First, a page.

Culture of the 1920s
During the 1920s new technologies helped create a mass culture shared by millions of people in the developed countries. Affordable cars, new forms of media, motion pictures and radio brought people around the world closer together than ever before.

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In the 1920's many radios began to play a new sound known as jazz because of this the 1920s are known as the jazz age.Jazz was created when African American musicians combined Western harmonies with African rhythms Many people began to adopt new social conventions and abandon their old ones after the end of The Great War, they began doing crazy things for fun and competition such as; sitting on flag poles for as long as possible, marathon dances, and all night parties. people during this time also began to perfect the art of sports and baseball became more popular. Babe Ruth is one of the most famous players who came out of this time period, he made baseball legendary. Another trend that became popular was acting and the idea of Hollywood. Female actresses took advantage of this and was what majority of women aspired to be. While Europe recovered from the war, the United State had a boom time. Many Europeans started to embrace american culture because of its freedom and willingness to experiment.
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After the war rebellious young people were disillusioned by the war. They rejected morale values and rules of the Victorian age, they wanted excitement. One symbol of this were flappers. These women called flappers were young women who participate in nightly activities like partying or going out, they drank, wore makeup, smoked, and voted. What first sprang up this new type of women was their right to vote, they wanted to participate in all the rights and activities that men had. Flappers urged for equality. With the rising talk about the nineteenth amendment women wanted to get rid or eliminate the double standards of men vs. women. When seeing a flapper you could not miss them, they dressed very distinctively. Many women cut their hair to a shorter length, dresses were extremely shorter that the normal with the hemlines rising above the knees. Flappers also began to use extreme makeup and they dressed very vulgar with a lot of skin showing. Many did not just see these flappers as a look, but a celebration as the beginning of the independence of women. They saw this as independence, because they began to do what no other type of women could do before, they dressed how they liked, went wherever they pleased, had the jobs they wanted, and could vote for who they wanted. However even though these flappers seemed to do what hey pleased it did not come easy, they were judged, and often looked down upon. Even though flappers were highly visible they only made up a small minority. Most women saw limited progress even of they had earned the right to vote. Because the new technologies made life easier at home too many women pursued careers in many areas such as the arts,and sports.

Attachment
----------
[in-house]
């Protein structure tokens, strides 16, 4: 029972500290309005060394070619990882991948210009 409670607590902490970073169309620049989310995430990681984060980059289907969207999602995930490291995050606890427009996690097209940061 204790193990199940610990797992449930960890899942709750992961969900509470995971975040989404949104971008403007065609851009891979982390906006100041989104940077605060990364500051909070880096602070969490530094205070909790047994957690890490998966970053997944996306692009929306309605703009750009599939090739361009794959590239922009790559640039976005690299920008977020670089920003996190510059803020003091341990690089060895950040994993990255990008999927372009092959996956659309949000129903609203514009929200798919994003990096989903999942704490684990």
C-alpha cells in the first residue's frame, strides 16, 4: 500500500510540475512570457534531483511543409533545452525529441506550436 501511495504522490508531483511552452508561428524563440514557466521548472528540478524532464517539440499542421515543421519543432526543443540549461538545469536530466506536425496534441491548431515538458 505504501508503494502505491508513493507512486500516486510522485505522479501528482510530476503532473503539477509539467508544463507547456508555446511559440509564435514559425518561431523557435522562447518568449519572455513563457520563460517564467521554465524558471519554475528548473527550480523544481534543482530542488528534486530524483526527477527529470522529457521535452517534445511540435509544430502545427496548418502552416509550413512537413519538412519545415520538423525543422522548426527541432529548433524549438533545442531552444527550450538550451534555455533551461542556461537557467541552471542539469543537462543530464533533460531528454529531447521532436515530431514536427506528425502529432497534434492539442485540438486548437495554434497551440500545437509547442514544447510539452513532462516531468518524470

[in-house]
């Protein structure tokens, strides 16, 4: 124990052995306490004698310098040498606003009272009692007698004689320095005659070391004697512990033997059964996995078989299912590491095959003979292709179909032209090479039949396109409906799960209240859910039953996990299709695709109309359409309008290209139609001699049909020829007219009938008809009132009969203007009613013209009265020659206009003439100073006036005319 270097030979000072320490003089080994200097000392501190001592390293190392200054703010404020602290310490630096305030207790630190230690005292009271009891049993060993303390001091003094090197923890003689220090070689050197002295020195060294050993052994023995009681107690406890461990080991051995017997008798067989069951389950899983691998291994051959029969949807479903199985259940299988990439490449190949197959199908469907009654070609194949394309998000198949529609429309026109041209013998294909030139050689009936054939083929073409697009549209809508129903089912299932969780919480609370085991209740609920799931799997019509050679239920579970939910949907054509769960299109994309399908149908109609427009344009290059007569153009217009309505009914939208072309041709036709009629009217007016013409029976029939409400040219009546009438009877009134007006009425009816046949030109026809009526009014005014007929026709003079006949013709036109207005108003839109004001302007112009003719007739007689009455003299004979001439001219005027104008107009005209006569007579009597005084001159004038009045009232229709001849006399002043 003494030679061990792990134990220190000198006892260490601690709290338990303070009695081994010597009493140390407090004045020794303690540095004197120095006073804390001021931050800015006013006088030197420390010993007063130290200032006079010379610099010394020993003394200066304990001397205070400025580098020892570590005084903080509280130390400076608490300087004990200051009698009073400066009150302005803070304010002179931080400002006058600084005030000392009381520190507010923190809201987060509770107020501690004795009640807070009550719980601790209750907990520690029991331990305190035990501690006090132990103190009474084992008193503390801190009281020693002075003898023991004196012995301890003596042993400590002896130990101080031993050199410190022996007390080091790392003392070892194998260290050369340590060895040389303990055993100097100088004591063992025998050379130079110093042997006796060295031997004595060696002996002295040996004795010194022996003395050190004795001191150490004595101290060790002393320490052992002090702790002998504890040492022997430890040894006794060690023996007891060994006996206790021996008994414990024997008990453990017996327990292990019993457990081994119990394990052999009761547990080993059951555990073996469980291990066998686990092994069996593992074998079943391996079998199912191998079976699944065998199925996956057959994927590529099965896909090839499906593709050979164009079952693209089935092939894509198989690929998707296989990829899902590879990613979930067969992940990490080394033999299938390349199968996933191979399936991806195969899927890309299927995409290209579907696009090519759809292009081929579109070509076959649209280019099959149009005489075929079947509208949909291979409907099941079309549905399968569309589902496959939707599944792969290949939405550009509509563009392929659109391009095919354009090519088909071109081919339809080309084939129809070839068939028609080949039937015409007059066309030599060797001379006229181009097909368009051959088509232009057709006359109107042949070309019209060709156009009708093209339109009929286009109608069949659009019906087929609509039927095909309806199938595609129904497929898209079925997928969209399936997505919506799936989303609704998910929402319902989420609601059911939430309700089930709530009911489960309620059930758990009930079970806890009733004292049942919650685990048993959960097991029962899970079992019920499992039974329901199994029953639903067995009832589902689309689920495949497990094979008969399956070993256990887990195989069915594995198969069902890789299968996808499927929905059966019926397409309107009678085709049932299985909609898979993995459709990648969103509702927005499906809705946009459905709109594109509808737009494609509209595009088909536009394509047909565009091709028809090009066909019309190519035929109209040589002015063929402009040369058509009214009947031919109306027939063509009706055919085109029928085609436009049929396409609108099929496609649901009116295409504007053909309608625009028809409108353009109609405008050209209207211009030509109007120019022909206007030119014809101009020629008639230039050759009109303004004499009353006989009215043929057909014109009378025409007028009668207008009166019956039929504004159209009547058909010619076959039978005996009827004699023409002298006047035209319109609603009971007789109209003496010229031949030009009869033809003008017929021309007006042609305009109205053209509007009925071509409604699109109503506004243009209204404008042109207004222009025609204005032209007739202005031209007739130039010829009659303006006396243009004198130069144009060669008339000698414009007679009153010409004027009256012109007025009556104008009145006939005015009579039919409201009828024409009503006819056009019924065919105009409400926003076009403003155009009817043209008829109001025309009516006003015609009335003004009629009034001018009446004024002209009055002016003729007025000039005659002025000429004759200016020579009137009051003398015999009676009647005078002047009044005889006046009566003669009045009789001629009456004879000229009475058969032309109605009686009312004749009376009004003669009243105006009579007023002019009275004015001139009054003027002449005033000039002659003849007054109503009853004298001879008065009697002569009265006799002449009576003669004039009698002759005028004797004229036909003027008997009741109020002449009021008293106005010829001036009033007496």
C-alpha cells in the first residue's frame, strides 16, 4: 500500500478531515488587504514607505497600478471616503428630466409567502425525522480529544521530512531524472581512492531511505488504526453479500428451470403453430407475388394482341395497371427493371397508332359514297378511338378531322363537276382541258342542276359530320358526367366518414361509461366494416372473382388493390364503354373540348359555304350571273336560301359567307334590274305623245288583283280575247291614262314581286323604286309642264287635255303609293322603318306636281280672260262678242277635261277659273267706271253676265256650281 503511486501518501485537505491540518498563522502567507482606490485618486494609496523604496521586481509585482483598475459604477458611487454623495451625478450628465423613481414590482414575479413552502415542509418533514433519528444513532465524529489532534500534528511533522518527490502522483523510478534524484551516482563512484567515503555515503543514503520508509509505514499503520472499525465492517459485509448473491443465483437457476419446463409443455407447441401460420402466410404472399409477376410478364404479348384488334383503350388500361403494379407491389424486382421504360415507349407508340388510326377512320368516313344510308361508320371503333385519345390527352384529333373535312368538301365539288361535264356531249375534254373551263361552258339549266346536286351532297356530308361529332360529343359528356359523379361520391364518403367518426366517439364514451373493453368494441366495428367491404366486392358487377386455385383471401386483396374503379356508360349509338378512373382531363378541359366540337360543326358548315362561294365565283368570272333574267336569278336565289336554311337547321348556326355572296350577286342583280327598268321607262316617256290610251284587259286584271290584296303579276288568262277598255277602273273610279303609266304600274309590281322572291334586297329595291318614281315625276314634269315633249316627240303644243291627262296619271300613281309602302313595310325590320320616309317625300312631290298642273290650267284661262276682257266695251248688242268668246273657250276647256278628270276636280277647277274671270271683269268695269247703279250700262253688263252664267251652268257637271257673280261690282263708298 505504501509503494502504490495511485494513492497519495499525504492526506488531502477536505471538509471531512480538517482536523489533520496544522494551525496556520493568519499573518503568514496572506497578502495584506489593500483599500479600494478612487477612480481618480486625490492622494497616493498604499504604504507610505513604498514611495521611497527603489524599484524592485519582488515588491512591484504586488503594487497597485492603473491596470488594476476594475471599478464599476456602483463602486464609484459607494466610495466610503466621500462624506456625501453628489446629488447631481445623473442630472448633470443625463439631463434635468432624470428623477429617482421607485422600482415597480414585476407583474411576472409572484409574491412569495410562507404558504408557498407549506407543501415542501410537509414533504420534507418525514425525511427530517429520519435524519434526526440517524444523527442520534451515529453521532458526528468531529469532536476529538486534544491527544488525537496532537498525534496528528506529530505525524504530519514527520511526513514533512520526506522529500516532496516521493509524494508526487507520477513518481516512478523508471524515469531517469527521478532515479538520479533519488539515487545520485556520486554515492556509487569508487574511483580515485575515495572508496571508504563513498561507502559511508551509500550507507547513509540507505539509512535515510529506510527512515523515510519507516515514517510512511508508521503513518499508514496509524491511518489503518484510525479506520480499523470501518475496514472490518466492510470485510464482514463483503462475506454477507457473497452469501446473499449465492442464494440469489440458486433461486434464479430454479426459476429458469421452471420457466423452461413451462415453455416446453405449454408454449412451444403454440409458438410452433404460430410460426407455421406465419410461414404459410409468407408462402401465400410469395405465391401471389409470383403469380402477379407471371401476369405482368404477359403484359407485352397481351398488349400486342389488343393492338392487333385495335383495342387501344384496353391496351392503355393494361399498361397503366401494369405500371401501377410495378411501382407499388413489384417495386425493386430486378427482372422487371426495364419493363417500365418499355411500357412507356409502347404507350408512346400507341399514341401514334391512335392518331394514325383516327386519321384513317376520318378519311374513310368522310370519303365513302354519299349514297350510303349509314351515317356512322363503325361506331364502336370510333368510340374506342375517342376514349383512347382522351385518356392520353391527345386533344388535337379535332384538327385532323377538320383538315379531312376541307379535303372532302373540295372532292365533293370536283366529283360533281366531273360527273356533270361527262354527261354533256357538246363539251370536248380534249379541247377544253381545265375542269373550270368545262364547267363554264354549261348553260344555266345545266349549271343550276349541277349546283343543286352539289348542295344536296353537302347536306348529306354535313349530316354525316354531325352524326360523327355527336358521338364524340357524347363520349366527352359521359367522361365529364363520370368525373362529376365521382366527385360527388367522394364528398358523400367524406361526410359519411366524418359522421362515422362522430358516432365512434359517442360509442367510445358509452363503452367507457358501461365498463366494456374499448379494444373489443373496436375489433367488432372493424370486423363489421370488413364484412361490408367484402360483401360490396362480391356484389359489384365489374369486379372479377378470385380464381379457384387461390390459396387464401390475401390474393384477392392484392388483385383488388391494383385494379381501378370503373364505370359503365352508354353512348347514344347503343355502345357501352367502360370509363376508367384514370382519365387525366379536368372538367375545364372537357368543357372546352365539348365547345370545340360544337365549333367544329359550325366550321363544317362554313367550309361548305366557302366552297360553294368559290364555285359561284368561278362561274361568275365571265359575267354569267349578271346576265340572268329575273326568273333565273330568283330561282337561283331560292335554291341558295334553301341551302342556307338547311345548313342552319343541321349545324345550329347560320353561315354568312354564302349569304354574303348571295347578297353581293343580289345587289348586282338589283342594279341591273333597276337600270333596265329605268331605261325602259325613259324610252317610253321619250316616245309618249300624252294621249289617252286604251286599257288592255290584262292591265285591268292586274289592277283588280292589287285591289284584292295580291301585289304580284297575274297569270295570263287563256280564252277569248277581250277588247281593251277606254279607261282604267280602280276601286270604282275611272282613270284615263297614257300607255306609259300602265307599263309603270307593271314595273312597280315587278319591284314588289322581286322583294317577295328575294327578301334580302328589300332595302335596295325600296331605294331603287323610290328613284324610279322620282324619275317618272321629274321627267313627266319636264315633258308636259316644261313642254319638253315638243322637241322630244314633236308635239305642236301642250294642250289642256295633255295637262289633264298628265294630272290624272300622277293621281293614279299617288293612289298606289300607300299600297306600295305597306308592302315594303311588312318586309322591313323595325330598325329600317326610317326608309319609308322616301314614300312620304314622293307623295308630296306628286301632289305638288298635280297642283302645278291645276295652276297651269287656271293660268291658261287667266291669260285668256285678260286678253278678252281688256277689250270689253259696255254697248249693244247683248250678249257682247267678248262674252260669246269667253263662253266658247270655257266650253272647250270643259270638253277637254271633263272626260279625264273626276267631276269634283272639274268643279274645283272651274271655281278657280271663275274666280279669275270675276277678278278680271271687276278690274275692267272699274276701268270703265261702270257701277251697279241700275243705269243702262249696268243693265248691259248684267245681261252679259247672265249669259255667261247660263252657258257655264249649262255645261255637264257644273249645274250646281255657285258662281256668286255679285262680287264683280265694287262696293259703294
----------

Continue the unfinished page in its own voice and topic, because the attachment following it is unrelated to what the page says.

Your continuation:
Not everyone approves of these new changes and lifestyles, many American even supported prohibition or a ban on the sell and consumption of alcoholic beverages. Even though it was supposed to keep people from the negative effects of drinking it caused the organization of speakeasies or illegal bars.

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The Roaring Twenties was a period of literary creativity during this time to many writers the war symbolized the moral breakdown of Western Civilizations. In their world they portrayed the modern world as spiritually barren and empty. The loss of self and the need for self-definition is a main characteristic of the era. Authors focuses on the attempt to "build a self" which is well illustrated in The Great Gatsby by F. Scott Fitzgerald These authors also experimented with stream of consciousness. With this technique the writer appears to present the thoughts and feelings of a character without using any logic or order.

Works Cited:
"The Jazz Age." The Jazz Age. N.p., n.d. Web. 15 Apr. 2013.

"Flappers: The Turning Point of the 1920s - Home Page." Flappers: The Turning Point of the 1920s. N.p., n.d. Web. 15 Apr. 2013

Ellis, Elisabeth Gaynor., and Anthony Esler. "Postwar Social Changes." Prentice Hall World History: The Modern Era. Boston, MA: Pearson Prentice Hall, 2009. 522-27. Print.

"Literature." - The Culture of Change. Boundless, n.d. Web. 15 Apr. 2013. <>